All 175 ninespine sticklebacks, Pungitius pungitius (Linné), collected from the Belcher Islands were parasitized by Diplostomum spathaceum (Rudolphi) and 43% by Schistocephalus sp. D. spathaceum metacercariae were mostly confined to a dorso-ventral band encircling the lens of the eye, and were concentrated in the anteriodorsal sector of this band. The central area of the lens was thus relatively free of diplostomula, probably minimizing interference with the vision of the fish. The frequency distribution of D. spathaceum abundance in P. pungitius was closely approximated by a negative binomial, while that for Schistocephalus was best fitted by a Poisson. None of the fish condition factors examined appeared related to the intensity of the parasitic infections.
You have requested a machine translation of selected content from our databases. This functionality is provided solely for your convenience and is in no way intended to replace human translation. Neither BioOne nor the owners and publishers of the content make, and they explicitly disclaim, any express or implied representations or warranties of any kind, including, without limitation, representations and warranties as to the functionality of the translation feature or the accuracy or completeness of the translations.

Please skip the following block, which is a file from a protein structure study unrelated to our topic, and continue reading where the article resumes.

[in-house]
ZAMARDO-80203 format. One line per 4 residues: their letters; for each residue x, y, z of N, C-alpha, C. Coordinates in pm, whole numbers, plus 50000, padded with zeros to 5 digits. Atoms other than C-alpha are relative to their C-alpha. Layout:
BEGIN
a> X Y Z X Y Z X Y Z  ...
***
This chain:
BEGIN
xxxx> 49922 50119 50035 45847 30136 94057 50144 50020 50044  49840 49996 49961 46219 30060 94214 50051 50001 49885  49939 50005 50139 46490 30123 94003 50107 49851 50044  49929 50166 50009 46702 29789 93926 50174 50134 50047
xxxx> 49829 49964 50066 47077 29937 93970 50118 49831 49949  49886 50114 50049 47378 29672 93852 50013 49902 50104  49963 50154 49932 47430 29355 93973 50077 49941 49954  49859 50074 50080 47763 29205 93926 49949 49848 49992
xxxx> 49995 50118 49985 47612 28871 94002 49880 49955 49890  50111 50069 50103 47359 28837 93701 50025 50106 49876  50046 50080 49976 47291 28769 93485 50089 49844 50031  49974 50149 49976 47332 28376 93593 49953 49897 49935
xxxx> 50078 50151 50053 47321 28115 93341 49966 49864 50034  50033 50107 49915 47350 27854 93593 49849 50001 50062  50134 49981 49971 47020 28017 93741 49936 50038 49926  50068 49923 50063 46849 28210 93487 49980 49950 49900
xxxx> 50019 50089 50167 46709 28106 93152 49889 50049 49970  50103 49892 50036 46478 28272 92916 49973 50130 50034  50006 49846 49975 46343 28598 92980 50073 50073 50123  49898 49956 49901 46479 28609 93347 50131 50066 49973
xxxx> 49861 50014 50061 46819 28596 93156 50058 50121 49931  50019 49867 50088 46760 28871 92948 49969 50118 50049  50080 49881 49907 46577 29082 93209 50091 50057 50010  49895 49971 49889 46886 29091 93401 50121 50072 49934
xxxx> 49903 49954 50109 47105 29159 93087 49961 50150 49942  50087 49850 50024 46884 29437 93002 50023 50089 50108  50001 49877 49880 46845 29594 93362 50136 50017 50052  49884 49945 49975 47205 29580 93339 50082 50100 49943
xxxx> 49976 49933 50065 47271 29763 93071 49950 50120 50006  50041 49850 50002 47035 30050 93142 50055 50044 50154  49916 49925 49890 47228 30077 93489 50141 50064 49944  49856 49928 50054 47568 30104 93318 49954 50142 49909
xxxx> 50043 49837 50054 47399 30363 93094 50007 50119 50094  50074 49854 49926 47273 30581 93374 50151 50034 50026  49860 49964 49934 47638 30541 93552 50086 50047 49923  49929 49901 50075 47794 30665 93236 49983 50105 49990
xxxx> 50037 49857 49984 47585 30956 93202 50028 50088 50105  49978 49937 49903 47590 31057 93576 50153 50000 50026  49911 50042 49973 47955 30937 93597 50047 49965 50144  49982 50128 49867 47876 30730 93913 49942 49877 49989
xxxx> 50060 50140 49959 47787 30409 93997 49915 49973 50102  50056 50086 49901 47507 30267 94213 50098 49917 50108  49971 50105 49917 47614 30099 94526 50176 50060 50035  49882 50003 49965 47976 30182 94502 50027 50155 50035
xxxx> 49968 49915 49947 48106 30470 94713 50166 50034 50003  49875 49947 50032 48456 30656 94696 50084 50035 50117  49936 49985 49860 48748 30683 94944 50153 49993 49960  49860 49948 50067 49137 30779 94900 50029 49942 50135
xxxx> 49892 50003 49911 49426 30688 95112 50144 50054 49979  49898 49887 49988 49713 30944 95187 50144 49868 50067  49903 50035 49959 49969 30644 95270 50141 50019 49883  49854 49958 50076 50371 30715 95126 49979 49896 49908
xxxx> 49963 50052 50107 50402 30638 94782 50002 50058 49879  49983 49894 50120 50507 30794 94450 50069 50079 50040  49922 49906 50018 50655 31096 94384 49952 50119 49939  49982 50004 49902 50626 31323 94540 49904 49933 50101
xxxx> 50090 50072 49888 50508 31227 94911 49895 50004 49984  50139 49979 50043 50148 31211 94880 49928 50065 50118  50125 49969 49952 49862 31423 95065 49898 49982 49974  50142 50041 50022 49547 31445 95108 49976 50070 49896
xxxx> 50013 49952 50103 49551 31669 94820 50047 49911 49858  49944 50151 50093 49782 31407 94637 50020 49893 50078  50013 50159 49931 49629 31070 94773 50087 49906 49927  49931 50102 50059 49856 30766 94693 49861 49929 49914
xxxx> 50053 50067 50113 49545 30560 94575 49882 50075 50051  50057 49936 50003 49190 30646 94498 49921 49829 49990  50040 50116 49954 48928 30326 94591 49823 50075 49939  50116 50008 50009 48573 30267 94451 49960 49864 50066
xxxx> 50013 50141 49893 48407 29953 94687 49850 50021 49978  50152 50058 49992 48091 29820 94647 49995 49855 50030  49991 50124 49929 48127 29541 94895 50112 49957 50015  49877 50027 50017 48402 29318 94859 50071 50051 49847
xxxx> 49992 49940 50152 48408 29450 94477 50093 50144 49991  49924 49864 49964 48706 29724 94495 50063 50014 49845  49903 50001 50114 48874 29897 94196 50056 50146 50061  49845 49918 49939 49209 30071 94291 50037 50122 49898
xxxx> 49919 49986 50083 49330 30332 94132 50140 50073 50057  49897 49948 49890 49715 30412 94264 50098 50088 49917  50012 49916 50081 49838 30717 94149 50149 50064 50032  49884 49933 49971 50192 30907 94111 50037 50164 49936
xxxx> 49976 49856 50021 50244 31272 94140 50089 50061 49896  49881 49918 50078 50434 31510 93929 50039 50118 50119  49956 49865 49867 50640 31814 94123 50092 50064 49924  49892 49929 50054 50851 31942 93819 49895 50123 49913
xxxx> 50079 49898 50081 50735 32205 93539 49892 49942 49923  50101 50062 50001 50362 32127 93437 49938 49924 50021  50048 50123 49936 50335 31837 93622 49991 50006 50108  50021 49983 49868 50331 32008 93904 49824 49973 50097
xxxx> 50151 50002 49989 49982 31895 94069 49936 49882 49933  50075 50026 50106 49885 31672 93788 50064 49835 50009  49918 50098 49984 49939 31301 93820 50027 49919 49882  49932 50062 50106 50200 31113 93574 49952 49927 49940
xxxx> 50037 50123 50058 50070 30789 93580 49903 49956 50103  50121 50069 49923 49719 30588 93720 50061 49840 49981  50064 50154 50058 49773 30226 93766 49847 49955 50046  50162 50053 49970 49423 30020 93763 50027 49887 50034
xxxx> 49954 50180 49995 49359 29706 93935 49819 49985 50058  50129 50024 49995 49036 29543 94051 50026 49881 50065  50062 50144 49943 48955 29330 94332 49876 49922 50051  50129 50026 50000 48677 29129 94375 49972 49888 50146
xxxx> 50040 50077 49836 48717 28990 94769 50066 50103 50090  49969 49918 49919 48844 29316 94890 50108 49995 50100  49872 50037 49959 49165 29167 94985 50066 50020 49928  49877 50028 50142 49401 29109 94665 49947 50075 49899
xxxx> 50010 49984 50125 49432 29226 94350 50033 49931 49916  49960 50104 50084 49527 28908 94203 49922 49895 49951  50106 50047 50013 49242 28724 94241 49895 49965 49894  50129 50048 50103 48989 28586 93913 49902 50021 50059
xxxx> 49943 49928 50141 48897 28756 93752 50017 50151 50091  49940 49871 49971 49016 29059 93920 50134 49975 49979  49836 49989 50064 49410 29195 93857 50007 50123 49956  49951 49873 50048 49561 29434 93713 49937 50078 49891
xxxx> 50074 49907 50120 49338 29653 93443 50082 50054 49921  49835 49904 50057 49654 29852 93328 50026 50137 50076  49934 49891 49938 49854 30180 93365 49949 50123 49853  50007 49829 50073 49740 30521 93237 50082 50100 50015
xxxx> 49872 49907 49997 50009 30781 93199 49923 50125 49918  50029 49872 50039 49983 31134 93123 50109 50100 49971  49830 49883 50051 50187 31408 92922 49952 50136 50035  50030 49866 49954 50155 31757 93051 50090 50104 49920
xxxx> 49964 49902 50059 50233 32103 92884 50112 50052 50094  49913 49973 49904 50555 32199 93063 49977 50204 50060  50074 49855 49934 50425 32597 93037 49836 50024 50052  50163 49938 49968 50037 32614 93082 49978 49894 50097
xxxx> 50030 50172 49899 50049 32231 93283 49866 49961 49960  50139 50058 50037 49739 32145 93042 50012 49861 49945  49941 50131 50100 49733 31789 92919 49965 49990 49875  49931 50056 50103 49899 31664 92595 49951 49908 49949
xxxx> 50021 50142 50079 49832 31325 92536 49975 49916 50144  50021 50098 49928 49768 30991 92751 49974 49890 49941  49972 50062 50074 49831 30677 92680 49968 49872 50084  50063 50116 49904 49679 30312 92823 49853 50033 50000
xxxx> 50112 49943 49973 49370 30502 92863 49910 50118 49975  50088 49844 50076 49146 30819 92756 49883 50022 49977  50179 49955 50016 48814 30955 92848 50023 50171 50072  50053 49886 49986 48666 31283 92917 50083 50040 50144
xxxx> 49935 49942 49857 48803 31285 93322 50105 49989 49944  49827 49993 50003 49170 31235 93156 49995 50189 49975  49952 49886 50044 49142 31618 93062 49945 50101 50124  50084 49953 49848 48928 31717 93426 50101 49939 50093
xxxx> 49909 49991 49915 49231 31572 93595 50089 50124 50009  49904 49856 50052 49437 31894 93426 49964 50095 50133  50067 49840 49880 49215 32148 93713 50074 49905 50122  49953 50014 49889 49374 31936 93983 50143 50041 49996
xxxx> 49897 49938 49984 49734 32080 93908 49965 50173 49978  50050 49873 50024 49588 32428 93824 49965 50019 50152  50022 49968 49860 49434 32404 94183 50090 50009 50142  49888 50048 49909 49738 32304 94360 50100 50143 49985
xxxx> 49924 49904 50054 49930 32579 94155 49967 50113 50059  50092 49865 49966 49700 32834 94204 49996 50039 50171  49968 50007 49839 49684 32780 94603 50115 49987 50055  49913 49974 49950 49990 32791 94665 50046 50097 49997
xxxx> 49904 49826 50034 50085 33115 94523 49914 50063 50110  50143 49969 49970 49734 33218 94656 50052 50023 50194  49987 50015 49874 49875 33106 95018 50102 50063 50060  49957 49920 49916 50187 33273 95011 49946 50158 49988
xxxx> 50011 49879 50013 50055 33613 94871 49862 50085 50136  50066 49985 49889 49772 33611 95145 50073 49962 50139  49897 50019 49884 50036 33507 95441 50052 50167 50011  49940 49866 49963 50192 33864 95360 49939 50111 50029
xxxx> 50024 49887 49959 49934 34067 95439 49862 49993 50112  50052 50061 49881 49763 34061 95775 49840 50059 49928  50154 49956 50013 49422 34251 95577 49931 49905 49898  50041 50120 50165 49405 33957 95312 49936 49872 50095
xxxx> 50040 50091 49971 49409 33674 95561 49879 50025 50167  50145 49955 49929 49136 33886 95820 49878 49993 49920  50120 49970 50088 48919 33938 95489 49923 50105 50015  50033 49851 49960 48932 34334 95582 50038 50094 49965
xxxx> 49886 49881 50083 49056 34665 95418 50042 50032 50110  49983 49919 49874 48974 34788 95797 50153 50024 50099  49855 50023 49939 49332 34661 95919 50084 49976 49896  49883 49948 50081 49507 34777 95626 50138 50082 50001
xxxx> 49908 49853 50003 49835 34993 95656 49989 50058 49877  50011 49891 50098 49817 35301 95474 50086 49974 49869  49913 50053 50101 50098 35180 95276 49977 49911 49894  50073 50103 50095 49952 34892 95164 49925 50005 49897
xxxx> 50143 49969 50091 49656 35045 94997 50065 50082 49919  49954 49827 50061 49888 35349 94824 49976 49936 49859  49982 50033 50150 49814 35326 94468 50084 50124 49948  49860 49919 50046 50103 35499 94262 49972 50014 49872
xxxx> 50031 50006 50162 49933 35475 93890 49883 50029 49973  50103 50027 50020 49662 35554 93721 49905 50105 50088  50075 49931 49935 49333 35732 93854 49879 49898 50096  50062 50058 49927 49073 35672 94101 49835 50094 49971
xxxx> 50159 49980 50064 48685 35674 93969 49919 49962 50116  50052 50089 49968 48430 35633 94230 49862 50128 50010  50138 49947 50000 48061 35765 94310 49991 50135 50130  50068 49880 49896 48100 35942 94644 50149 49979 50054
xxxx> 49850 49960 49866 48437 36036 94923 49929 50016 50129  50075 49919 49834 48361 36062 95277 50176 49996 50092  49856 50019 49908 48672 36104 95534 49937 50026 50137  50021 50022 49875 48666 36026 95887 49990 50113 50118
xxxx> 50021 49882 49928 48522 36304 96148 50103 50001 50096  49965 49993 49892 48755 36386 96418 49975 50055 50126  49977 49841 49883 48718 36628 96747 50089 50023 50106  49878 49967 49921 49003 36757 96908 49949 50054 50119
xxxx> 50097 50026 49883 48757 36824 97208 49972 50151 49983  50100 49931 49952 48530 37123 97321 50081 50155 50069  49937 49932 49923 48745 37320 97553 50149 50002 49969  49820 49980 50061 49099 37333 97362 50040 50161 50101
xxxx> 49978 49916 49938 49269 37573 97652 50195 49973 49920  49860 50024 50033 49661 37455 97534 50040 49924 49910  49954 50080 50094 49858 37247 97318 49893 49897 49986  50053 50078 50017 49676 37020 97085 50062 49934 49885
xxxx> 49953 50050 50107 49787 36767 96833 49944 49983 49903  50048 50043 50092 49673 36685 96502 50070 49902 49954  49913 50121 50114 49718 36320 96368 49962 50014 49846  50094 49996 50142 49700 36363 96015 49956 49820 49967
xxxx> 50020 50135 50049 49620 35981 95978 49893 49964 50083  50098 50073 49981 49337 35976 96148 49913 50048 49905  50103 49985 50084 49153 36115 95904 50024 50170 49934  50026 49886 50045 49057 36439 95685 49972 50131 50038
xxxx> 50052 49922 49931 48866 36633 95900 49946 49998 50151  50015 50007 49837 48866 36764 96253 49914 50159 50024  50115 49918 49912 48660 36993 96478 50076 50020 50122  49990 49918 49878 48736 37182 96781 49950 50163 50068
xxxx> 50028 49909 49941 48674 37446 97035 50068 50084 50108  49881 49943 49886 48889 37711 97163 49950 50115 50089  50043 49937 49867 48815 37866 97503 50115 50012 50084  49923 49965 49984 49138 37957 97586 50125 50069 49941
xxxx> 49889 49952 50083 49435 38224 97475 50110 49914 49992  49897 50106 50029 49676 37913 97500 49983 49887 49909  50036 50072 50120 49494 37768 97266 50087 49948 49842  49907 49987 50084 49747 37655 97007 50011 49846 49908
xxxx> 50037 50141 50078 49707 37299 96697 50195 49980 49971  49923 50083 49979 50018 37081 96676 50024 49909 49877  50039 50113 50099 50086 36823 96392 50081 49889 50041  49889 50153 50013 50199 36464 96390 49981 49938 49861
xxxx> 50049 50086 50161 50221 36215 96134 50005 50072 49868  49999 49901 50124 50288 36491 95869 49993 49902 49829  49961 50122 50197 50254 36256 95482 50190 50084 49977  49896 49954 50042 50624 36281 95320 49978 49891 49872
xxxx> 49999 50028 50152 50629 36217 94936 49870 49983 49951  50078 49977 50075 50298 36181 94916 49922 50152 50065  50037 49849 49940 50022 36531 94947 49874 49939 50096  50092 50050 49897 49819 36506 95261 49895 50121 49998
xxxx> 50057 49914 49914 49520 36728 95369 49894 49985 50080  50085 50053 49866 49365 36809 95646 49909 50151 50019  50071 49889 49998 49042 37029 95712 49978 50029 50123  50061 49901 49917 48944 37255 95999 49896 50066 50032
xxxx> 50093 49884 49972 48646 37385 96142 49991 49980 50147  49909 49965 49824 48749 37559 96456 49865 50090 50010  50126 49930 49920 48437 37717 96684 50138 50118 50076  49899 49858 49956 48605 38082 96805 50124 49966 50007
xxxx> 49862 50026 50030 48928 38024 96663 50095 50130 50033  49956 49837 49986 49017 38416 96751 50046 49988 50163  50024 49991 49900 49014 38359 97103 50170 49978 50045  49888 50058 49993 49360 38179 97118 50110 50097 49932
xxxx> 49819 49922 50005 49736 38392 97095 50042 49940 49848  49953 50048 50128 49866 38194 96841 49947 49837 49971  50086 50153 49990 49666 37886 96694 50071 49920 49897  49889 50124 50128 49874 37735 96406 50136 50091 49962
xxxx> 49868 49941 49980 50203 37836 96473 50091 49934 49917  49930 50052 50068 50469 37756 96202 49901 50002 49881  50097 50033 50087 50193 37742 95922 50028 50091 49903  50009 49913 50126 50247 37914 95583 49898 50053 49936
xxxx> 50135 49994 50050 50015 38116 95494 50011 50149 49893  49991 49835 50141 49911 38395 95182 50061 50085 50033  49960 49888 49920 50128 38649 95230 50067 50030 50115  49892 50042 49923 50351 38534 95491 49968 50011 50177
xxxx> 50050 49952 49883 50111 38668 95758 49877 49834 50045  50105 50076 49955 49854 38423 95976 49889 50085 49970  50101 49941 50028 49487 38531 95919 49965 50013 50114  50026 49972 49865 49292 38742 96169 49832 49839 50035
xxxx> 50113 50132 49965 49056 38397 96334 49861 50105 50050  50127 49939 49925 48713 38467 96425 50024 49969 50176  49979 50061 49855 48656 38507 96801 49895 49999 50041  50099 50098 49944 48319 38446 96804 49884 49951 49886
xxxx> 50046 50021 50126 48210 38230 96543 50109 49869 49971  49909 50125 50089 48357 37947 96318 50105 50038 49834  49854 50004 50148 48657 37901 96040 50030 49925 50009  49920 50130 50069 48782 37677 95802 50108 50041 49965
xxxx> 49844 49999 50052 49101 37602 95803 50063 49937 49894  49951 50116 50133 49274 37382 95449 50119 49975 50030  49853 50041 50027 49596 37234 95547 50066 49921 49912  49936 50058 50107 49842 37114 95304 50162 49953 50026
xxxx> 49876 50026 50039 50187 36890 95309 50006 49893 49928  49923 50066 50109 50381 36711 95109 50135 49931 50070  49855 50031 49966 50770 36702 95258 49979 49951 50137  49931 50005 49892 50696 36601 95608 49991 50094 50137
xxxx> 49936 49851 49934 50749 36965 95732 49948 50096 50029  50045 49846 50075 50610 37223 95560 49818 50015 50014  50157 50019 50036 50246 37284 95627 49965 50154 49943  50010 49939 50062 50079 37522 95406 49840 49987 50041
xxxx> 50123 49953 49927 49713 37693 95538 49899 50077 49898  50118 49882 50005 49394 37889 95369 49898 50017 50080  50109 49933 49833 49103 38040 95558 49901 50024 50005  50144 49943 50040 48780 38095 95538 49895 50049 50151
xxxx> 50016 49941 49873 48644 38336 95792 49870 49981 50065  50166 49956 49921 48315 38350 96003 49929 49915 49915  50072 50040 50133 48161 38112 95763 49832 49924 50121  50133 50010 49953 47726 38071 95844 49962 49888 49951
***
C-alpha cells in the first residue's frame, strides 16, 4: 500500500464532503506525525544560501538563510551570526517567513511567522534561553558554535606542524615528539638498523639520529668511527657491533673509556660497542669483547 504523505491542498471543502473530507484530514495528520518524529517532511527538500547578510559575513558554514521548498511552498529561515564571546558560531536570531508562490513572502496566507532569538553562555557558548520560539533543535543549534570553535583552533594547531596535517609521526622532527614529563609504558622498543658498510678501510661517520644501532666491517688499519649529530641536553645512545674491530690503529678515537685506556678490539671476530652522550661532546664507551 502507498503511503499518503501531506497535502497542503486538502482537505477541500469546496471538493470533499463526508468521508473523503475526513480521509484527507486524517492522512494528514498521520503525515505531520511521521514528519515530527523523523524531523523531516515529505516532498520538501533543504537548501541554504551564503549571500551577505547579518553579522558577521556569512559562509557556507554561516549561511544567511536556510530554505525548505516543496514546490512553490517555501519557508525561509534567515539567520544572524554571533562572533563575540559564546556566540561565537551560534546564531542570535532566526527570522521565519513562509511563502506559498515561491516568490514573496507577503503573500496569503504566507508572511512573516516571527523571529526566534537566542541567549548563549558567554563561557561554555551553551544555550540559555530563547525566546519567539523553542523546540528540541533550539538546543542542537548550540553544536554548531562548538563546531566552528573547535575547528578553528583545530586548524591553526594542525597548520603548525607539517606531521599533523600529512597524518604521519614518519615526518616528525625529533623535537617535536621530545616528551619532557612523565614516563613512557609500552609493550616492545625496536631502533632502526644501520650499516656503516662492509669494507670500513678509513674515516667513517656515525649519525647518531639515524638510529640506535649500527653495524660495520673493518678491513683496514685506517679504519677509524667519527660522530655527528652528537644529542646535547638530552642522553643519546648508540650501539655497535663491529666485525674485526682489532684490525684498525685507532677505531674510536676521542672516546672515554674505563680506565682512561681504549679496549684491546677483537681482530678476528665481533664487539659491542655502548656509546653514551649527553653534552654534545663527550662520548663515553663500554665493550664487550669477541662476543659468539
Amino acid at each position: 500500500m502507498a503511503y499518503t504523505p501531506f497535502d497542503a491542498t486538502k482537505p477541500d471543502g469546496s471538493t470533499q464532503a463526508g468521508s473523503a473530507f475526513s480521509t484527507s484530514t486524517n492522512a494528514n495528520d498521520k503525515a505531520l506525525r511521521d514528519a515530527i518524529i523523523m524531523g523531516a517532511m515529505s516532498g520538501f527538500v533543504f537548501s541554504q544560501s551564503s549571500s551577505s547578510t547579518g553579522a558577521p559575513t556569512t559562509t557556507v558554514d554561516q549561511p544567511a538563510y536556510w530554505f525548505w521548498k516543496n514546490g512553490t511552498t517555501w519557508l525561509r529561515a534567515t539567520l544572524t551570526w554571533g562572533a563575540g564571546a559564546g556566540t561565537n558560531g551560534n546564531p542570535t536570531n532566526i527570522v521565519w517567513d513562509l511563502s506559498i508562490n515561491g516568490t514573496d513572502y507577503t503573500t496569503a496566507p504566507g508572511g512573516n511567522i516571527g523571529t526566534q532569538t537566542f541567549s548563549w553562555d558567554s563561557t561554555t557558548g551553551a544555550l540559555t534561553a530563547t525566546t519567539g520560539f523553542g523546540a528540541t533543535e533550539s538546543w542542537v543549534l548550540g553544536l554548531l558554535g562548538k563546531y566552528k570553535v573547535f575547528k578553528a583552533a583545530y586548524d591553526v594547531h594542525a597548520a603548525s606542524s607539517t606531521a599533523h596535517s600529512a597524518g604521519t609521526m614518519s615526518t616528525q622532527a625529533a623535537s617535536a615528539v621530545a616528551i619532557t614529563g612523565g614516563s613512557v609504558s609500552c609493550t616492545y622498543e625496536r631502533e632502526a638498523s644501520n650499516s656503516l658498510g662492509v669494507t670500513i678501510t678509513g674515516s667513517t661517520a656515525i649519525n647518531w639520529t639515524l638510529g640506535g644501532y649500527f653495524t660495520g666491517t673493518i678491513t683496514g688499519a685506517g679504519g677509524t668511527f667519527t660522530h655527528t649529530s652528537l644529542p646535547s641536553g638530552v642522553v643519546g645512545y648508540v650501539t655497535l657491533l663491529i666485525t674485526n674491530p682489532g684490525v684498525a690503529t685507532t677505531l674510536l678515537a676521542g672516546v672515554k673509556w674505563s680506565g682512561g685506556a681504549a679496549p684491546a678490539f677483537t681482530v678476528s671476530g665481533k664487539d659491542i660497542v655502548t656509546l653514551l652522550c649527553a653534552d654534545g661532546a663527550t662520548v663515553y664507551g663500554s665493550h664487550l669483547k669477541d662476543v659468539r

Translations are not retained in our system. Your use of this feature and the translations is subject to all use restrictions contained in the Terms and Conditions of Use of the BioOne website.